It’s safe to say that winters at Crater Lake, OR, tend to be legendary for many reasons. And I’m sure anyone reading this knows what I’m referring to. But if you are new to this, you are in for a treat.
Let’s start by gaining some context on the history of the park and snippets into its geologic past and present. Then we will look at this past 2022/2023 winter season and how it compares to past winters at this pure gem on the crest of the Oregon Cascades. Crater Lake National Park was established as a National Park on May 22nd, 1902. It is America’s 5th oldest park and Oregon’s only national park.
Crater Lake’s beginnings emerged from the destructive eruption of Mt. Mazama (~12,000 ft or 3700 m) approximately 7,700 years ago, where it effectively exhausted itself by depleting so much of the inner foundation (magma reservoir) of the volcano that it buckled and collapsed to form this spectacular five by 6-mile wide caldera. This caldera rim fluctuates in elevation from roughly 7,000 ft to over 8,000 ft. There are endless tidbits of information on this geological masterpiece in Southern Oregon.
Let’s shift gears and dive into the 2022/2023 winter season and how it measures up to the historical data.
On a high note, this year’s annual snowfall was 624 inches (52 ft). The average yearly snowfall is ~524 inches (43.6 ft), equalling a gain of 19% above average. The real kicker is how much snow was on the ground this season. The numbers are in. The last recorded snow measurement on April 8th, 2023, measured an impressively robust 177 inches of snow on the ground @ 6,500 ft. For context, the average for this time of year is ~104 inches. This average looks at the historical mean data from 1991 to 2020. For added context, the mountain snowpack typically peaks (pun intended) during April.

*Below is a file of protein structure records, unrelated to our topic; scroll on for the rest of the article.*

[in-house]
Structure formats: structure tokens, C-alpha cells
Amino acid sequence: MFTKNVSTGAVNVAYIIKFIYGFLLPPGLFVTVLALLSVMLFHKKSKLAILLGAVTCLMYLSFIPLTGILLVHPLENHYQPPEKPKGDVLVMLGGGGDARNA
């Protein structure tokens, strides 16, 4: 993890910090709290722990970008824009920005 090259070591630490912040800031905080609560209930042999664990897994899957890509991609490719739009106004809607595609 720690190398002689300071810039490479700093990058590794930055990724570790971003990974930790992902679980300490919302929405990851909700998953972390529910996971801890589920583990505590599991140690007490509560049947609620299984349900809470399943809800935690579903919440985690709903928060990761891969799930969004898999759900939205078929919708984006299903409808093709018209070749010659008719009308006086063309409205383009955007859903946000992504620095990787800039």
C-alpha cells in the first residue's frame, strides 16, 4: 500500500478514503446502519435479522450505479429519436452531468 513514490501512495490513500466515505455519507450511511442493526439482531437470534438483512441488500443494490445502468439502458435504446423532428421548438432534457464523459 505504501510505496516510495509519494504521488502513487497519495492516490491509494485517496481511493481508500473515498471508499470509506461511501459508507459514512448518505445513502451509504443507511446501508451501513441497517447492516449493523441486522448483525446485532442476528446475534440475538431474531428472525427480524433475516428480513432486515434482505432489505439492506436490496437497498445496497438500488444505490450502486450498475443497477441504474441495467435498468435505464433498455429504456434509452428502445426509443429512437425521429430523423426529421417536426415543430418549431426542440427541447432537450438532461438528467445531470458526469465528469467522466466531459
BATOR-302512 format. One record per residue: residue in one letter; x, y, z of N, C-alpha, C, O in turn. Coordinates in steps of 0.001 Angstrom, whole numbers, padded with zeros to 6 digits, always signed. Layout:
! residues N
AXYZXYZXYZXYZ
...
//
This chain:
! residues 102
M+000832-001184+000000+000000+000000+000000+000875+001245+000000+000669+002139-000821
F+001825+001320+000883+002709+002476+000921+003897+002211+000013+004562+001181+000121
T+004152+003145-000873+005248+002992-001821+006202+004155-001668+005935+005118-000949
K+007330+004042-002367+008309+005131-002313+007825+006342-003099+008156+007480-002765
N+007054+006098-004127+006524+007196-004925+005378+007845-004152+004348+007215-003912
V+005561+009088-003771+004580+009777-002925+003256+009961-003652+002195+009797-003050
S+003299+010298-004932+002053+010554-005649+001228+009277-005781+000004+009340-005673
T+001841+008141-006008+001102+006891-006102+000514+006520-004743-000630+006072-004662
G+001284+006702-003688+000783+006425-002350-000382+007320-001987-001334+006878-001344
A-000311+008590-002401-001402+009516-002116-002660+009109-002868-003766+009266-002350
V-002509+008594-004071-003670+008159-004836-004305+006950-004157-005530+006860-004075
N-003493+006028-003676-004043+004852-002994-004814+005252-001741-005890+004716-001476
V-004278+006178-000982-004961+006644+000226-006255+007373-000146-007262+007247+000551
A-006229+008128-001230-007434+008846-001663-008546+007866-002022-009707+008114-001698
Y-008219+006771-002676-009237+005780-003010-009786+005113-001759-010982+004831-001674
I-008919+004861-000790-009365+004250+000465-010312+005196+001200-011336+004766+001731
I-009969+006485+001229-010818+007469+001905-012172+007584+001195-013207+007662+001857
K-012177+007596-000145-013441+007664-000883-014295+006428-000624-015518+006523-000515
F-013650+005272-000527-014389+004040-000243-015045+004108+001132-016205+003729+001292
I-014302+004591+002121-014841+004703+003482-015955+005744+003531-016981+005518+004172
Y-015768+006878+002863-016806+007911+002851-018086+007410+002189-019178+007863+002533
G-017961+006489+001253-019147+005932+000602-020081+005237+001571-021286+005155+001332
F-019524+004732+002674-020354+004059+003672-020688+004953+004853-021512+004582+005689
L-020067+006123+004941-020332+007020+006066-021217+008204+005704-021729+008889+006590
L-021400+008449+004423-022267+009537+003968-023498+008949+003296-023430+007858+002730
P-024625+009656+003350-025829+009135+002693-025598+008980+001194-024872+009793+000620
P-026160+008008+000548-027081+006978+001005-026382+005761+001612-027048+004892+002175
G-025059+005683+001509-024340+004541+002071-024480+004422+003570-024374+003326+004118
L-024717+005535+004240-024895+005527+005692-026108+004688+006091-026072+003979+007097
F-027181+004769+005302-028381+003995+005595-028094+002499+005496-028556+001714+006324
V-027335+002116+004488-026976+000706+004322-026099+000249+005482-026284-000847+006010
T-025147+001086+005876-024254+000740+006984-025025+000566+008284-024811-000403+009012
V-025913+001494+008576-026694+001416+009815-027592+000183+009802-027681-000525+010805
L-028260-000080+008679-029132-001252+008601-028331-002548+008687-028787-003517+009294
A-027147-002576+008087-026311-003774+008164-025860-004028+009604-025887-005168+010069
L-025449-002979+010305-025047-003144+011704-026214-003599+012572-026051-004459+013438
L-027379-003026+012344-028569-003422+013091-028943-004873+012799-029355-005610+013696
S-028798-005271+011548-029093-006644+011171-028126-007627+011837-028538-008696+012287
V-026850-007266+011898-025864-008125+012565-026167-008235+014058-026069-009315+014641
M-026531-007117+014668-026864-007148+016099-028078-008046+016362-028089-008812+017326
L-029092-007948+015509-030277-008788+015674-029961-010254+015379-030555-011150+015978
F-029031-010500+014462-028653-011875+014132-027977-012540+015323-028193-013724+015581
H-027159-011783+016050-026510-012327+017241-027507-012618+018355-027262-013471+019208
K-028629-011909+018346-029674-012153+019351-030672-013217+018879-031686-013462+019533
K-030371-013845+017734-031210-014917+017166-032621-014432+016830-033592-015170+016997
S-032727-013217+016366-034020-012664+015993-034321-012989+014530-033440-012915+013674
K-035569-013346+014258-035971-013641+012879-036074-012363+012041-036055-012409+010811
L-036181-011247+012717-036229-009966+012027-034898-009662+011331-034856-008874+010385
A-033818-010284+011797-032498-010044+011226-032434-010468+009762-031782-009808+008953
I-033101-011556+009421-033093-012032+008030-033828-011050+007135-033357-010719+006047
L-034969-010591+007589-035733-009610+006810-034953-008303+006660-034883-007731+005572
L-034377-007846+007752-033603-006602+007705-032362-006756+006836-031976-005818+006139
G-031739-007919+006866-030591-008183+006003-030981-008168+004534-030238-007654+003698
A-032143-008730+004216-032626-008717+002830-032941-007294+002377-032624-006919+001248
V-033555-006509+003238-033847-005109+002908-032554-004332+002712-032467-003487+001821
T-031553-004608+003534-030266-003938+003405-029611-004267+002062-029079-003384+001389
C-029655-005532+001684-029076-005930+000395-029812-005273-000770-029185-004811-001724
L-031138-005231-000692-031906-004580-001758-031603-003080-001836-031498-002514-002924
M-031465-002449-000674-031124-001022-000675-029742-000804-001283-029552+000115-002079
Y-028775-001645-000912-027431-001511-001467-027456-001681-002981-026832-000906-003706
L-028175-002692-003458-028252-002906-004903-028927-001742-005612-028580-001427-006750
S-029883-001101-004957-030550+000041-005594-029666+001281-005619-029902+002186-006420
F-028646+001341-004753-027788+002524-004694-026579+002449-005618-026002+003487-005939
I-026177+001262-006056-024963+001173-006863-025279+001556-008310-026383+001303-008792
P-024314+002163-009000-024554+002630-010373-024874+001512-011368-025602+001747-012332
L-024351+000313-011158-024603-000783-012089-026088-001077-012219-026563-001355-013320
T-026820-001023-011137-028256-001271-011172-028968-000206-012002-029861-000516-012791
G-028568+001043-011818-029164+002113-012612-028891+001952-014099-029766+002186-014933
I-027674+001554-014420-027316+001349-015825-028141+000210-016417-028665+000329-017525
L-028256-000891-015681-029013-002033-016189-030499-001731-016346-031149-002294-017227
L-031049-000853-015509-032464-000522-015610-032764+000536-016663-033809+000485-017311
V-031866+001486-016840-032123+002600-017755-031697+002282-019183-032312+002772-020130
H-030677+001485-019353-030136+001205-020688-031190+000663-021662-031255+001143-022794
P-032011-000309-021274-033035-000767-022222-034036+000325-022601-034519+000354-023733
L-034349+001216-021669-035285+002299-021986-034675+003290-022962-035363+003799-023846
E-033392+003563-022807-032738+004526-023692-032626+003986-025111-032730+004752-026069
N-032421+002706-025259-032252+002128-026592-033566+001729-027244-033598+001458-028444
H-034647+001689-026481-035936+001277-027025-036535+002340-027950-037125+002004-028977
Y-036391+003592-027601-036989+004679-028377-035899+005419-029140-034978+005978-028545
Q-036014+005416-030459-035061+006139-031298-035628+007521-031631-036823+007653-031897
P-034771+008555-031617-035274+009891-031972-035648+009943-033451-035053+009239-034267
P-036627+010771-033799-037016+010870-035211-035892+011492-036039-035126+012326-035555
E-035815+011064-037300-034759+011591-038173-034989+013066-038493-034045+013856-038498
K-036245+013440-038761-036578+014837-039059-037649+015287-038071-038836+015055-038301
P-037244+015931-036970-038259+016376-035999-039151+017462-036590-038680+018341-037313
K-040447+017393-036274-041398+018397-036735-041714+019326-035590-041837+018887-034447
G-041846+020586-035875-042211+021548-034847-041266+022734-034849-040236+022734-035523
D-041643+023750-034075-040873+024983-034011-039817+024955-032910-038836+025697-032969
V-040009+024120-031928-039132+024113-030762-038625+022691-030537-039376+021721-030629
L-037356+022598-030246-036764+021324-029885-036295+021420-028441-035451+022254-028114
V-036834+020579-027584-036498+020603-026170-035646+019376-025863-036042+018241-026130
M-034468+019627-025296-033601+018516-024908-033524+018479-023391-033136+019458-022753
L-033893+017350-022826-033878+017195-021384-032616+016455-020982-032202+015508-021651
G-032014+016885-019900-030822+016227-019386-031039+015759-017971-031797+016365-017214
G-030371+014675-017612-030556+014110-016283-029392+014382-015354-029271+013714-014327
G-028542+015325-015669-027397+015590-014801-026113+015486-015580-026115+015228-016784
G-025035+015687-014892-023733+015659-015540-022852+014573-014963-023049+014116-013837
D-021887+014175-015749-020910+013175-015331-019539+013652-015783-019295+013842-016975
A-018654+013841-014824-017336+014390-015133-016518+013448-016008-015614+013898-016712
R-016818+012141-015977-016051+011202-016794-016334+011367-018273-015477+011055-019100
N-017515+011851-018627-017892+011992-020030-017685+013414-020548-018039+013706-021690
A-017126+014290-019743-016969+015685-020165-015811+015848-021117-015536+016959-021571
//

So how does the recent snowfall of 624 inches compare to other big snow years at Crater Lake? During the winter of 1932 – 1933, an astounding 834 inches (69.5 ft) of snow had fallen. That’s roughly 200 inches of more snow compared to the most annual total snowfall. What is also quite interesting is that the deepest recorded snowpack (amount of actual snow on the ground) came in at 252 inches (21 ft) back on April 3rd, 1983. This does make you wonder what the total annual snowfall was for the 1932 -1933 season.
This rather eye-opening graph below does reflect a downward trend. As shown below, from the early 1900s to the mid-1900s, it averaged 500 to 600 inches of annual total snowfall. However, as you move into the 1970s, you can see a subtle decline up to where we are now. You can piece together that Crater Lake, on average, is getting about ~100 to 140 inches of less total snowfall per year.
To wrap things up, one could say that winter at Crater Lake National Park is changing. Based on the above data, one could hypothesize that the total precipitation might not necessarily trend down during winter. But perhaps it’s the type of precipitation falling at the park. Meaning more rain than snow might be falling during the wet season at the park. It will be interesting to see what unfolds in the coming decades.
Here is an interesting idea to play with! Can you imagine what the winters were like when Mt. Mazama was still standing at its commanding ~12,000 ft? It makes you wonder if this volcano received even more snow than it currently gets.